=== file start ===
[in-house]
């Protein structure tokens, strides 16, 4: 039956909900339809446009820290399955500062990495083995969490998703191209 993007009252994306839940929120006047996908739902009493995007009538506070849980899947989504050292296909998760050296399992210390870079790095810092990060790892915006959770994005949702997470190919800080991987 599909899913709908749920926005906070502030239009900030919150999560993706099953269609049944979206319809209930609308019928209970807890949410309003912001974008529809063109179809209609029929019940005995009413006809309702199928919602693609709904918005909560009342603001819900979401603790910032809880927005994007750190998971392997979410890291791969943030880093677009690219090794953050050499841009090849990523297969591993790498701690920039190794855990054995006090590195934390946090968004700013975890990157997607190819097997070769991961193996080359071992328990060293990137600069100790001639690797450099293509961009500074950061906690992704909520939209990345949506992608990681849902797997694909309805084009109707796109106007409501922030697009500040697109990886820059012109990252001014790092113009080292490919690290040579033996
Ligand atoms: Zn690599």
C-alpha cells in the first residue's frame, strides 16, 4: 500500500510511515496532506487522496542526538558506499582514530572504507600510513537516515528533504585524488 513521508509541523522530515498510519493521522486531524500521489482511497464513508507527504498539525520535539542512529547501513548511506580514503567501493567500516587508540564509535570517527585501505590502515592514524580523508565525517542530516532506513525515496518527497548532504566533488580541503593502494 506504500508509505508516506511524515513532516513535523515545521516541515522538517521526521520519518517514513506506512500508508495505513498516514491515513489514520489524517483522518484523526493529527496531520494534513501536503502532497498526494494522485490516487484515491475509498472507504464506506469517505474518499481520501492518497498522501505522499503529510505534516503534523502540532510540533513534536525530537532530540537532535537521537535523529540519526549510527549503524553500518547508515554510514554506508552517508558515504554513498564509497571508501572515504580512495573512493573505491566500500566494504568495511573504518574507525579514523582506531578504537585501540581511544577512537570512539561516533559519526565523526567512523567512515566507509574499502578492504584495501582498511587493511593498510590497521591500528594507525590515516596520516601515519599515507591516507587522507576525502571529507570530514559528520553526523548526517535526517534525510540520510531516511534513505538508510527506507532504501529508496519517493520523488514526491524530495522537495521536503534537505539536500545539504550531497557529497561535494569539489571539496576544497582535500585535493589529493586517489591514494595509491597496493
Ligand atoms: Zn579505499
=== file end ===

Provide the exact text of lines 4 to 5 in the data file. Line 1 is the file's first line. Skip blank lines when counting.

C-alpha cells in the first residue's frame, strides 16, 4: 500500500510511515496532506487522496542526538558506499582514530572504507600510513537516515528533504585524488 513521508509541523522530515498510519493521522486531524500521489482511497464513508507527504498539525520535539542512529547501513548511506580514503567501493567500516587508540564509535570517527585501505590502515592514524580523508565525517542530516532506513525515496518527497548532504566533488580541503593502494 506504500508509505508516506511524515513532516513535523515545521516541515522538517521526521520519518517514513506506512500508508495505513498516514491515513489514520489524517483522518484523526493529527496531520494534513501536503502532497498526494494522485490516487484515491475509498472507504464506506469517505474518499481520501492518497498522501505522499503529510505534516503534523502540532510540533513534536525530537532530540537532535537521537535523529540519526549510527549503524553500518547508515554510514554506508552517508558515504554513498564509497571508501572515504580512495573512493573505491566500500566494504568495511573504518574507525579514523582506531578504537585501540581511544577512537570512539561516533559519526565523526567512523567512515566507509574499502578492504584495501582498511587493511593498510590497521591500528594507525590515516596520516601515519599515507591516507587522507576525502571529507570530514559528520553526523548526517535526517534525510540520510531516511534513505538508510527506507532504501529508496519517493520523488514526491524530495522537495521536503534537505539536500545539504550531497557529497561535494569539489571539496576544497582535500585535493589529493586517489591514494595509491597496493
Ligand atoms: Zn579505499